Managing Time in the First Year: Time to Burn or Time to Learn?

One of the biggest challenges first-year college students face is learning to manage time.  How well they do this significantly impacts their academic success during the year.

First-year students are often surprised at how little time they spend in the classroom.  They expect a high school schedule of six or more classroom hours a day, but may be in class here just three hours a day.  They often have more discretionary time than they are used to and a host of options competing for that time. While students need to balance school work with social, spiritual and extra-curricular activities, they also need to make a conscious effort to manage time well in order to succeed academically.

The problem is that most incoming students don’t grasp early on how much they need to work outside of class to do well in their studies.  Students need to spend at least two hours on course-related work (reading, studying notes, working in the lab/studio/practice room, writing papers, etc.) outside of class for every hour of class-time in order to learn successfully.  For a minimum full-time credit load of 12 hours, that's at least 24 hours of work outside of class.   Students are told this often during the first few weeks on campus, but many don’t take it as seriously as they should.  They know they need to study more than they did in high school (and they do), but most don’t increase their efforts enough—especially early in the semester when those efforts are critical for making a good start. Students who study the recommended number of hours consistently say they worked harder academically than they thought they could.

Why the gap?

Most BYU students have been very successful academically.  The average first-year student has an ACT score close to 30 and a high school GPA around 3.9.  Most are confident in their academic ability, even though they might be anxious about doing well here.  While that confidence is great, it can blind them to the need to fully apply themselves to the more rigorous coursework they find here.  Because BYU attracts high-caliber students, many who stood out in high school find they are “average” here.  That realization can be overwhelming and paralyze students who are used to being top dog.  It can be especially overwhelming to those who have not developed good study and learning skills, or learned to adapt their study practices when they need to (more on that in a future article!).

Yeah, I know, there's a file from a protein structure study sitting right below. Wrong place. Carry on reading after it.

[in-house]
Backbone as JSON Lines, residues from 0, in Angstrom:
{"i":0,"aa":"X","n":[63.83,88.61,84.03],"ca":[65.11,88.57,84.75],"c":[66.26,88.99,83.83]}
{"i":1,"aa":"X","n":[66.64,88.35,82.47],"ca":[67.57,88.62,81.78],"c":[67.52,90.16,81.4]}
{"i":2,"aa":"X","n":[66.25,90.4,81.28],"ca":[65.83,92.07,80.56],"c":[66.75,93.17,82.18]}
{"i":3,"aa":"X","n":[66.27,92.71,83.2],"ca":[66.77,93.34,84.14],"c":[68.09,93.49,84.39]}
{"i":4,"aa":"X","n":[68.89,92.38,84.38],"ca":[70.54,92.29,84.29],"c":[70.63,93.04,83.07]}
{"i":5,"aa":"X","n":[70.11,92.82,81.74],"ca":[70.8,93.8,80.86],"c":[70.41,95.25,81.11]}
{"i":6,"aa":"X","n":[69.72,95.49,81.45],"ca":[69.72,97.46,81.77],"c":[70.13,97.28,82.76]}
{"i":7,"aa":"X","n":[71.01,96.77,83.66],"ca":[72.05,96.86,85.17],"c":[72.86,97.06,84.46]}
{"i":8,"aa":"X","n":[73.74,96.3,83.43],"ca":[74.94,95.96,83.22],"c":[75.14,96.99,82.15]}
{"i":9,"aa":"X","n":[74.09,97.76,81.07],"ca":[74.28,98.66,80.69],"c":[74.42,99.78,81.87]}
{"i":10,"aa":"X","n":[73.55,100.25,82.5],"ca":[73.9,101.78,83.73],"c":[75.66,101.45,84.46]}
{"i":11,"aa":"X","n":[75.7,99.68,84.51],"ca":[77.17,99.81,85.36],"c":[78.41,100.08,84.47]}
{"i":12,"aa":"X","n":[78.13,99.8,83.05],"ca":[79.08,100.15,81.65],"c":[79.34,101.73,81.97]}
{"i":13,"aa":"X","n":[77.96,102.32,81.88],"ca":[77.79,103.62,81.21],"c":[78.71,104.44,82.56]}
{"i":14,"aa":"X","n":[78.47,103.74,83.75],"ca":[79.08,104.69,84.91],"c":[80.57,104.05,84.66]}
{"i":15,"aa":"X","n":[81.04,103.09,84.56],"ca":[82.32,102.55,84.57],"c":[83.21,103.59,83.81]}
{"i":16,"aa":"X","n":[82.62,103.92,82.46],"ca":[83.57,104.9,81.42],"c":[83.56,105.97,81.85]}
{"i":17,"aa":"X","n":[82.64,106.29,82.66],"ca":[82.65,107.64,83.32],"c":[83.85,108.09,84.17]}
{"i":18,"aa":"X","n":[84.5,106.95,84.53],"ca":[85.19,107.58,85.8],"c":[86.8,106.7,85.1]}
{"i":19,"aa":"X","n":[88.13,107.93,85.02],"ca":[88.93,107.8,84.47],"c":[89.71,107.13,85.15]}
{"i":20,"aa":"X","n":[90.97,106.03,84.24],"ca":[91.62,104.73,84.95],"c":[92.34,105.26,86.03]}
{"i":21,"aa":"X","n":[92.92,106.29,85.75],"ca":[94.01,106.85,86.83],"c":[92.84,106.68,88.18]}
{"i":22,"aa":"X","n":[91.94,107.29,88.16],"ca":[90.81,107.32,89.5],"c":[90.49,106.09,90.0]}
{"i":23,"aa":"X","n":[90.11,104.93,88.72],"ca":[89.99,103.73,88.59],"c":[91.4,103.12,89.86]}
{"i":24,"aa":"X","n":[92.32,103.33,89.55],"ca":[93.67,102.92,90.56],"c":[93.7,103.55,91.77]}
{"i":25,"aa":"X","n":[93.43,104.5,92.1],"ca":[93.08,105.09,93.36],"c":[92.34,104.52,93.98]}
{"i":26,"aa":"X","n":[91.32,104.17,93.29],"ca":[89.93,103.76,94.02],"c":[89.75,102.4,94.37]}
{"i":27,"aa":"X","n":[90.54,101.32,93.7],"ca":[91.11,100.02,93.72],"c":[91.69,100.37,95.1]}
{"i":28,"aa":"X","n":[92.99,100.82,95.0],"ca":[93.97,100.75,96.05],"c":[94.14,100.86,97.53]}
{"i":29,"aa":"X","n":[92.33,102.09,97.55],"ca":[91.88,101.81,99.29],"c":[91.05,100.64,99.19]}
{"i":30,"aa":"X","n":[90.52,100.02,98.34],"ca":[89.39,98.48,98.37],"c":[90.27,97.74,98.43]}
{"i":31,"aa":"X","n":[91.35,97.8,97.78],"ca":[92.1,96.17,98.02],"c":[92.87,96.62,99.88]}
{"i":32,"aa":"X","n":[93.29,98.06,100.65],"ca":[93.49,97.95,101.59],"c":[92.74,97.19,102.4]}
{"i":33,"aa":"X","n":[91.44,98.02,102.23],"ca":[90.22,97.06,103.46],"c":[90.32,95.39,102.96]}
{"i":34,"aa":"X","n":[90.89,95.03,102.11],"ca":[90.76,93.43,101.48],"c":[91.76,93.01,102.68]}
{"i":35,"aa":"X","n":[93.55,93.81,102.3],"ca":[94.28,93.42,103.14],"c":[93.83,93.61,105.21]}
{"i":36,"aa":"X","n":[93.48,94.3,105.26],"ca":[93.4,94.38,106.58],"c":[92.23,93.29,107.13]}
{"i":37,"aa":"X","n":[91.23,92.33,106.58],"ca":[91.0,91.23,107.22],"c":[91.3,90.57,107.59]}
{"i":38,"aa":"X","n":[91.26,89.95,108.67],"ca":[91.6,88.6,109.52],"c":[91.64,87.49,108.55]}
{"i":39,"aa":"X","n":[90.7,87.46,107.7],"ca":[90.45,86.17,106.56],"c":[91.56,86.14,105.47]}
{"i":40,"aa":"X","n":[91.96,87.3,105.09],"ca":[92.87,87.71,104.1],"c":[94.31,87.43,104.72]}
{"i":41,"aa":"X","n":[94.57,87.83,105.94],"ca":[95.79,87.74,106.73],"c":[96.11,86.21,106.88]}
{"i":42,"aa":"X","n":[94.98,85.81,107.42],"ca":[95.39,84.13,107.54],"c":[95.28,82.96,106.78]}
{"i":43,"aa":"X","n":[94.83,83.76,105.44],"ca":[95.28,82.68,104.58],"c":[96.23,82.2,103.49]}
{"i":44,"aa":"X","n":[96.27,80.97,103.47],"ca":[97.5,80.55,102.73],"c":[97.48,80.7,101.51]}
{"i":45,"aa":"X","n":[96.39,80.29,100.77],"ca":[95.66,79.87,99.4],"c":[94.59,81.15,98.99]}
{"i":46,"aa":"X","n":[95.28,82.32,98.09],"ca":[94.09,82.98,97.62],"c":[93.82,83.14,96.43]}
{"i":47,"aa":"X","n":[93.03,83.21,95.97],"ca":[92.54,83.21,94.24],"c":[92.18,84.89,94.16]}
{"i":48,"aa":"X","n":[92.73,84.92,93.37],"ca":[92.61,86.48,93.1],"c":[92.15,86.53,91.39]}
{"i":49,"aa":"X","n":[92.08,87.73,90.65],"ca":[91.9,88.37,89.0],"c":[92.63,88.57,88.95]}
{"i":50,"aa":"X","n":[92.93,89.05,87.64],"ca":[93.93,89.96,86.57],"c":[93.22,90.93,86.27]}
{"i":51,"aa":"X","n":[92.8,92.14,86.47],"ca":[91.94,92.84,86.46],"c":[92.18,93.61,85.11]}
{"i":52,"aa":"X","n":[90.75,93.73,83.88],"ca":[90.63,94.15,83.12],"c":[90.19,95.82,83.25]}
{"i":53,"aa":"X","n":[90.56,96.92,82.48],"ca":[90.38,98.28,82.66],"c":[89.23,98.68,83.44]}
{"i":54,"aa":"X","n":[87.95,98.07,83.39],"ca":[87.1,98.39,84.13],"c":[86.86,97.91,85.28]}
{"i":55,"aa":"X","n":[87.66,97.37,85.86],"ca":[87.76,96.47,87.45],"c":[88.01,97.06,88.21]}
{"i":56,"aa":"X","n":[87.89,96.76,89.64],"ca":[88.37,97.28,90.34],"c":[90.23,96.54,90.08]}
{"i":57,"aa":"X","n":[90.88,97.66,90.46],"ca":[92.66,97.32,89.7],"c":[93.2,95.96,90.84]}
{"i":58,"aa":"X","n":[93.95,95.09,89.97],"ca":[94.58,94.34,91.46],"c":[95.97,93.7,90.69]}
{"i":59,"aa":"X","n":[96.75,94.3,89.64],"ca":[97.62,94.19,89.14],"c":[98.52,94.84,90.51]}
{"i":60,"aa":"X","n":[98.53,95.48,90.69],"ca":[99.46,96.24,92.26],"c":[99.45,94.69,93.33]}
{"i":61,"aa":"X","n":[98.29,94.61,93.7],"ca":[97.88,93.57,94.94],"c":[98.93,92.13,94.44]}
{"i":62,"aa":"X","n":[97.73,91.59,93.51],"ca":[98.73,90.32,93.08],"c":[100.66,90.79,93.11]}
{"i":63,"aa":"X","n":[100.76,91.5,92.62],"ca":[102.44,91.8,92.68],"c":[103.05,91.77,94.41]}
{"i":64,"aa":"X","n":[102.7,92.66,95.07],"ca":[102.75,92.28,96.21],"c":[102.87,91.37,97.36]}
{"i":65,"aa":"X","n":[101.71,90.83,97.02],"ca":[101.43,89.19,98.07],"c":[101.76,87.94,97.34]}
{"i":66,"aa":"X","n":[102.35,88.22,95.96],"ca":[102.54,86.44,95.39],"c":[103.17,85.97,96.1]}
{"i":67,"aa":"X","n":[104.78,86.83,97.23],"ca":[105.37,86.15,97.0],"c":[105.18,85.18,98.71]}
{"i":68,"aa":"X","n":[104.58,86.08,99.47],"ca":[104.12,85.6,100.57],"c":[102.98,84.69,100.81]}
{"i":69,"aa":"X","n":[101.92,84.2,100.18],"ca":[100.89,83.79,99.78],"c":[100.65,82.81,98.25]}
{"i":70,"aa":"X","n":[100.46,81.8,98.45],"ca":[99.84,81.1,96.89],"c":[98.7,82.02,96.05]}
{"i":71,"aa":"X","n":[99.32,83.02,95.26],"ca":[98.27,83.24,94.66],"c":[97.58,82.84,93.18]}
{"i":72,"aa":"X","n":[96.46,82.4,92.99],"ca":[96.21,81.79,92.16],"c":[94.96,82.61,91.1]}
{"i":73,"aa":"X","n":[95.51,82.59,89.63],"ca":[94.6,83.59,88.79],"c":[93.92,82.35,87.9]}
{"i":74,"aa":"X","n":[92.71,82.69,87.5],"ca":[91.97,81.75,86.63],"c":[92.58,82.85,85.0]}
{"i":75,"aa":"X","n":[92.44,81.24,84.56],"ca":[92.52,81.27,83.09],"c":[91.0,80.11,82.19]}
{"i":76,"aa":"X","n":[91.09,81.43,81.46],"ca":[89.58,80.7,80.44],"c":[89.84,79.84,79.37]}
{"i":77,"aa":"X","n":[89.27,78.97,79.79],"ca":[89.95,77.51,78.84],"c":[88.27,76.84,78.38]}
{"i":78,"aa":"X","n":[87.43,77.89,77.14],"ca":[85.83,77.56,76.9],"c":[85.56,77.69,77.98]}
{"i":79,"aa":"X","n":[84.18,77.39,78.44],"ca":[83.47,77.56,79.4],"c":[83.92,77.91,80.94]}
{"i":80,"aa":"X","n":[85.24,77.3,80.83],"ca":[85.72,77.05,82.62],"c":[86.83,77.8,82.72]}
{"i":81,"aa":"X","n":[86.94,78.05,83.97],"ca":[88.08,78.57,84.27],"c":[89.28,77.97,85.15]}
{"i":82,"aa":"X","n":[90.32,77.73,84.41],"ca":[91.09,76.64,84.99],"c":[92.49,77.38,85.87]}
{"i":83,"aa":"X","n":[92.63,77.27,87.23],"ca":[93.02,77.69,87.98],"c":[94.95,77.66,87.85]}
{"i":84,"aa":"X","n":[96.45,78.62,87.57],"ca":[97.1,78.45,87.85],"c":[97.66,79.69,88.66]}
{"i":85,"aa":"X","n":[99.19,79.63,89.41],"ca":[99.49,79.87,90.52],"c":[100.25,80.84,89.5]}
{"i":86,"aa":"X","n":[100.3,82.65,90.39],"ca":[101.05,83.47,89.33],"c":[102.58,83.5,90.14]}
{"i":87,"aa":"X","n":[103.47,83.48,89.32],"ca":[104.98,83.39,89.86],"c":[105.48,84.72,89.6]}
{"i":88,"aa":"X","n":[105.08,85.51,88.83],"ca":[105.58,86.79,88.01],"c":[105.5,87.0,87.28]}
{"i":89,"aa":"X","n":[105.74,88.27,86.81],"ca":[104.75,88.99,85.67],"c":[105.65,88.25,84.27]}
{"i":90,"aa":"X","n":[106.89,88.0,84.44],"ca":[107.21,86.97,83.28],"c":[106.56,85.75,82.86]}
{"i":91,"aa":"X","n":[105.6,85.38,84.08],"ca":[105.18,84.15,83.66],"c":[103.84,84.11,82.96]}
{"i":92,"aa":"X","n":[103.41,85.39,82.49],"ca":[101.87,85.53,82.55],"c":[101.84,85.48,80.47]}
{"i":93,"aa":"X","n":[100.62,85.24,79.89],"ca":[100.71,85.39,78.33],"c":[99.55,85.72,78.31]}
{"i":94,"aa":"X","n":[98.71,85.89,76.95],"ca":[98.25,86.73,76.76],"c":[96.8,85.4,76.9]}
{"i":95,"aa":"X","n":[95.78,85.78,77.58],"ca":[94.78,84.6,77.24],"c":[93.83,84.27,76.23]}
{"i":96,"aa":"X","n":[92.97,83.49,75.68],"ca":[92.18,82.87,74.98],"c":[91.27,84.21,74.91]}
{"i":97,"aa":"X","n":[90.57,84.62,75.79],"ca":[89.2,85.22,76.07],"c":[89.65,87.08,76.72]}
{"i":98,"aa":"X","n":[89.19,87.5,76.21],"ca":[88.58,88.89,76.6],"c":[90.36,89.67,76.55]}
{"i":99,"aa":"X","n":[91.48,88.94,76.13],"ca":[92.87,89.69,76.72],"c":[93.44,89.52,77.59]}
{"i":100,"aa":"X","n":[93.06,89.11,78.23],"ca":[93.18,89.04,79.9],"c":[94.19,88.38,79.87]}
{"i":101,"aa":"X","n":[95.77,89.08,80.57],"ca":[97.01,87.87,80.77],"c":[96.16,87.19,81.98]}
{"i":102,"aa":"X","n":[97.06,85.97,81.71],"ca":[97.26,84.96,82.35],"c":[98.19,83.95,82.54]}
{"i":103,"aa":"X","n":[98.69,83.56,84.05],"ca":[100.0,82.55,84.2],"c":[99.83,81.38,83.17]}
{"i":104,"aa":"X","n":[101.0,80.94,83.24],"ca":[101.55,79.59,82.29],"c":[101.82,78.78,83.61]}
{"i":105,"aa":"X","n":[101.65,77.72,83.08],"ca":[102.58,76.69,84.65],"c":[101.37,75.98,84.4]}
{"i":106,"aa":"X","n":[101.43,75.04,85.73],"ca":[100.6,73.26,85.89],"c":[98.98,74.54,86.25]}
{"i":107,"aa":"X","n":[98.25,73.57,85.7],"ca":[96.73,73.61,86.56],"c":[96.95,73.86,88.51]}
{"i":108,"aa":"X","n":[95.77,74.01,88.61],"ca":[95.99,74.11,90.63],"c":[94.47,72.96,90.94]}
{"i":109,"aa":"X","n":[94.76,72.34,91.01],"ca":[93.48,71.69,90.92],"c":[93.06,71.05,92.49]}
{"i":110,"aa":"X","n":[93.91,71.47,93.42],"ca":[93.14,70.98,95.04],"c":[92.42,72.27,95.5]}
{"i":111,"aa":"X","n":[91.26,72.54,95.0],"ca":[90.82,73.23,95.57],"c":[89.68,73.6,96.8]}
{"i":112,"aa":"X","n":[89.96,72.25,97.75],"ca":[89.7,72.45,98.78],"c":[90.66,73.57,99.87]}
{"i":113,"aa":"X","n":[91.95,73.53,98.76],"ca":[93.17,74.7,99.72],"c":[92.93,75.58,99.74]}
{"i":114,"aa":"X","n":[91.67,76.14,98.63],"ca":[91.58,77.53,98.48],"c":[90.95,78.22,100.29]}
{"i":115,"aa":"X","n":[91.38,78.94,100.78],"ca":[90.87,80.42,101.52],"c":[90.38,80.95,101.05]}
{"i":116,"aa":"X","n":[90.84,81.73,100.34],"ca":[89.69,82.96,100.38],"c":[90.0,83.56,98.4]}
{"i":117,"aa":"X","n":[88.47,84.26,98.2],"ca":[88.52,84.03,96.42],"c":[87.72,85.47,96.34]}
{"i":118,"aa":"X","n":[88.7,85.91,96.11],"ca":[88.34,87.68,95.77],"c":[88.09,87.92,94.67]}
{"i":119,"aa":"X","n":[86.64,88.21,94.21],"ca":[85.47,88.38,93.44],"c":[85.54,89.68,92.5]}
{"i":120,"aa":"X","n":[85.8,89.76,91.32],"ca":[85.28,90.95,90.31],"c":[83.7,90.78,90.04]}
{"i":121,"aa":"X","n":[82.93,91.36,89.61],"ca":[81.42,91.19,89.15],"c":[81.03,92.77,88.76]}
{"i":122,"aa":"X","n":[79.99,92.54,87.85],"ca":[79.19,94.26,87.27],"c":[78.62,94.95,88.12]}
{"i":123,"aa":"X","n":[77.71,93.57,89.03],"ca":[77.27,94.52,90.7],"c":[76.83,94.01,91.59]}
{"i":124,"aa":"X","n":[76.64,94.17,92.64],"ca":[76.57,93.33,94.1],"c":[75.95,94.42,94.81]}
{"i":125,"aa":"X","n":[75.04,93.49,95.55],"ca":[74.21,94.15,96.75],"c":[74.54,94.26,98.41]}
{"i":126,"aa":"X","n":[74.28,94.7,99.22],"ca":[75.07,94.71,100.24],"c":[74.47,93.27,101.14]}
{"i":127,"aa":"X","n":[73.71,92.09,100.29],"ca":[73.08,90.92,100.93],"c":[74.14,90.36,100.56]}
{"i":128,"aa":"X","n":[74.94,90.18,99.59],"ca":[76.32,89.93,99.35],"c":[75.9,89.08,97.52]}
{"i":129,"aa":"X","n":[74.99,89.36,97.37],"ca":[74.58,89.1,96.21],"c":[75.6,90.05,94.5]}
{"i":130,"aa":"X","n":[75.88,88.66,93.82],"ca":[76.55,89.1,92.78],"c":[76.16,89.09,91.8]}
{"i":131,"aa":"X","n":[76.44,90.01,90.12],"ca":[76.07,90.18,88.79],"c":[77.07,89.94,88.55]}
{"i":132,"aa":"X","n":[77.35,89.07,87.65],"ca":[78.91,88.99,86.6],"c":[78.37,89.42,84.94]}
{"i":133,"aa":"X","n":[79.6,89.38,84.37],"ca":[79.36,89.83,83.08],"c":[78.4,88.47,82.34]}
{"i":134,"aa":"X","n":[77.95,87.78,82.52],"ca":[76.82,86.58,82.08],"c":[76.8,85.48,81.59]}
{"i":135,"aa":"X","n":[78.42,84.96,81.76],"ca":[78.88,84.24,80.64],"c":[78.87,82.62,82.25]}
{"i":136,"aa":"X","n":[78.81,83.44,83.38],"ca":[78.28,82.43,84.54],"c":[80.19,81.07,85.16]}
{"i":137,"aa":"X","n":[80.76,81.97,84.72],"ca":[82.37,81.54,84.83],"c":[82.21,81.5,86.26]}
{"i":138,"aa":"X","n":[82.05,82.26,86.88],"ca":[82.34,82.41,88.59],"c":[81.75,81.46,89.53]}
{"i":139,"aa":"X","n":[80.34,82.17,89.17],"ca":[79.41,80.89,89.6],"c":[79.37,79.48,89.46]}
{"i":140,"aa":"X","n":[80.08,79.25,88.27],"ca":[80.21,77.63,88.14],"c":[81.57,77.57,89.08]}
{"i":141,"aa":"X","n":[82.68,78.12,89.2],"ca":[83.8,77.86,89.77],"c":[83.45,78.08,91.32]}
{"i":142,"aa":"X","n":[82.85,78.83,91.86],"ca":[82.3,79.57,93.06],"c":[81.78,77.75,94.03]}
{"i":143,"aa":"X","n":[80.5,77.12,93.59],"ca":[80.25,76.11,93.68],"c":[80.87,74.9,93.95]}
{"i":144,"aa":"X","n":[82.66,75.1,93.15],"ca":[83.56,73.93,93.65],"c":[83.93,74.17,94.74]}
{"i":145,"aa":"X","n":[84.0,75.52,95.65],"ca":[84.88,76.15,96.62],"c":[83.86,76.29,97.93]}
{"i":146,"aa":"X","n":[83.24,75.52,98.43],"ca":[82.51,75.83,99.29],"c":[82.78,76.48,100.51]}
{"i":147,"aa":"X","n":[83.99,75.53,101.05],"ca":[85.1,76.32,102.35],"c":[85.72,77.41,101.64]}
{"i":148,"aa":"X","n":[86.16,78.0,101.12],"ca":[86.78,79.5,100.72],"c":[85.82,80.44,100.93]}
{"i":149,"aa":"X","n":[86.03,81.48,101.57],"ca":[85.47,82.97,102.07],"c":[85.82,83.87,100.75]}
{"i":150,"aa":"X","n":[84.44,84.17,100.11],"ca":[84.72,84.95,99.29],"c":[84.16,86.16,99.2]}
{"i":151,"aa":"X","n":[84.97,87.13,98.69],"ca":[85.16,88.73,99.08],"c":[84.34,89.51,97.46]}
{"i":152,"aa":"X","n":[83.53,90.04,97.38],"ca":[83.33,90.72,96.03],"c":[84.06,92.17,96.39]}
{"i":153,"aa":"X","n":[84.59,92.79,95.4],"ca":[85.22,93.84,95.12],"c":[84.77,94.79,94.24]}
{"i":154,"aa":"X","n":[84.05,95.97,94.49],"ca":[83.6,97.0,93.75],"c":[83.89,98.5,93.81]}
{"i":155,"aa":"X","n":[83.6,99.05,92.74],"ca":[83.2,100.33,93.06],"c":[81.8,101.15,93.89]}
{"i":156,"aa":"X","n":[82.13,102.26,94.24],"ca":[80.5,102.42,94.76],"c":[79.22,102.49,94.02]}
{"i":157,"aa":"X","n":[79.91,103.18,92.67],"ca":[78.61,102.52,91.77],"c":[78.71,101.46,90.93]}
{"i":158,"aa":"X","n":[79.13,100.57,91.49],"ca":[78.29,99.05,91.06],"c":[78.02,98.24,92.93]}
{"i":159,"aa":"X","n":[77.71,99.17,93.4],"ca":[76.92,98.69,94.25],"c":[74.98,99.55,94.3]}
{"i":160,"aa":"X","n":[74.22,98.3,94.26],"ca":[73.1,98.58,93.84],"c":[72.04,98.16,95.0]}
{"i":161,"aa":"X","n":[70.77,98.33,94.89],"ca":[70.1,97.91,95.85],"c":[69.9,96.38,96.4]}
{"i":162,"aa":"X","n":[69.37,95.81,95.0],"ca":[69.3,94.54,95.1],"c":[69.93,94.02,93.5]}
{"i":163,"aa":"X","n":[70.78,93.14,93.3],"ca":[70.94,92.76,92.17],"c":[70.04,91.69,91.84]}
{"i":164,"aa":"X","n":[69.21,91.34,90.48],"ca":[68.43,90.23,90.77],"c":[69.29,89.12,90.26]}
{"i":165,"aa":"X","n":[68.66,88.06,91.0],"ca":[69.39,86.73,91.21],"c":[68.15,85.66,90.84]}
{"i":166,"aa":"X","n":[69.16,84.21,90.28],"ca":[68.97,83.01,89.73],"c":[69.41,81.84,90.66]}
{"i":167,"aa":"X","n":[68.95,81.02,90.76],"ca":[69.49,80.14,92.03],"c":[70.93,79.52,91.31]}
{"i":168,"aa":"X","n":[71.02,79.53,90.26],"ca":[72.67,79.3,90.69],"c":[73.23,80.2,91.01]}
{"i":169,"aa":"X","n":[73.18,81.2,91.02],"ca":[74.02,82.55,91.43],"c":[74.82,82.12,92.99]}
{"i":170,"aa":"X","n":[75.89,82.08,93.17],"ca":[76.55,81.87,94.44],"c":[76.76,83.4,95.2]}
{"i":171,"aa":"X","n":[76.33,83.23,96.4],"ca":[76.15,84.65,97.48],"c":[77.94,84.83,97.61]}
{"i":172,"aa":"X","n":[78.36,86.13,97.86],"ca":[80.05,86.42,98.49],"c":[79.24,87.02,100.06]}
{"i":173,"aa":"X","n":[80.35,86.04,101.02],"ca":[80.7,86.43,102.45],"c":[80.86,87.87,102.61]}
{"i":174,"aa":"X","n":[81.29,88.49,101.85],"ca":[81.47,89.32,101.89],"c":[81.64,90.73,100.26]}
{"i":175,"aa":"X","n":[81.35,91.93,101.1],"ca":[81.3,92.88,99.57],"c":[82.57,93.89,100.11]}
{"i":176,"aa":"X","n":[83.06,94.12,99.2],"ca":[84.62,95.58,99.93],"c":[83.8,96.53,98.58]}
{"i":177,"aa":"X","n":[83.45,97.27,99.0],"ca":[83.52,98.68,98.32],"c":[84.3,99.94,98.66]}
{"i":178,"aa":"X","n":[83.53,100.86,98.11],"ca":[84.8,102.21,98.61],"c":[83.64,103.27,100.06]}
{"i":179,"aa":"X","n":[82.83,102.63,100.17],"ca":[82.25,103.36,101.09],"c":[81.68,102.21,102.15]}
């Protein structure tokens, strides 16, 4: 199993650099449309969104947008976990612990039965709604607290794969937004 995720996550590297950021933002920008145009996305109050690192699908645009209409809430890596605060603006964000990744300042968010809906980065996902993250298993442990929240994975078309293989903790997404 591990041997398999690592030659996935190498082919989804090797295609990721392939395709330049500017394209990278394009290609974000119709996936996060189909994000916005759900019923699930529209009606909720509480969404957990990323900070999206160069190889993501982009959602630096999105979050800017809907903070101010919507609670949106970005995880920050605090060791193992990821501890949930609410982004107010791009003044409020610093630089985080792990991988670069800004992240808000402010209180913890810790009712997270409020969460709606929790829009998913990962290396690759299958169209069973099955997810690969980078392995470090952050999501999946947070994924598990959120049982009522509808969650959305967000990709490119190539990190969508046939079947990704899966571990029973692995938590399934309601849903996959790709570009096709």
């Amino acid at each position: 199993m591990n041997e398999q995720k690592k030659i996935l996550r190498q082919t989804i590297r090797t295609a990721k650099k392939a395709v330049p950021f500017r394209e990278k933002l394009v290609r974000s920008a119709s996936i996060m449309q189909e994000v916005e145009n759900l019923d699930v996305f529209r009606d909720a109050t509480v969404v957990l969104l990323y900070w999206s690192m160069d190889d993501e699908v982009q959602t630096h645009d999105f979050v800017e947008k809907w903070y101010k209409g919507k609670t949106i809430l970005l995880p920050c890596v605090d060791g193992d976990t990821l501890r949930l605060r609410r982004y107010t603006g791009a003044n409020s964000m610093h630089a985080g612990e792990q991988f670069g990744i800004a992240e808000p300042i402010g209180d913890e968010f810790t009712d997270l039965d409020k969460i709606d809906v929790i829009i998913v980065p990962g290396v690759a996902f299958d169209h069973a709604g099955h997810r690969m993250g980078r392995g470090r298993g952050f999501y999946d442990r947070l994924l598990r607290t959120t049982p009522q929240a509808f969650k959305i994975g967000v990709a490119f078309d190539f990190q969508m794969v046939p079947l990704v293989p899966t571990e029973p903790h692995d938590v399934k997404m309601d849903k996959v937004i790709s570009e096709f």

It is also true that most freshmen spend more time gaming, media-binging and cruising social media than they think they will at the beginning of the year. These time-traps are especially alluring for students who get homesick or develop emotional health problems. The self-reinforcing escape/failure cycle is a real threat that a disciplined time-management plan can help students avoid. 

The bottom line is that students need to manage their time well and spend adequate time focused on their academic work in order to make the most of their first year. And there are a lot of campus resources available to help students learn these skills.  First-year Mentors, Resident Assistants and professionals at the Counseling Center are all eager to help students. The beginning of the new school year is the perfect time for students to hear this message repeatedly, both from us on campus and from you at home.

Steve Wygant earned his PhD in Psychology from BYU in 1993. He taught Psychology at Fort Hays State University, Eastern Oregon University and BYU before joining the BYU Office of Institutional Assessment and Analysis in 1998. He enjoys time with his family, photography, and a good jazz band.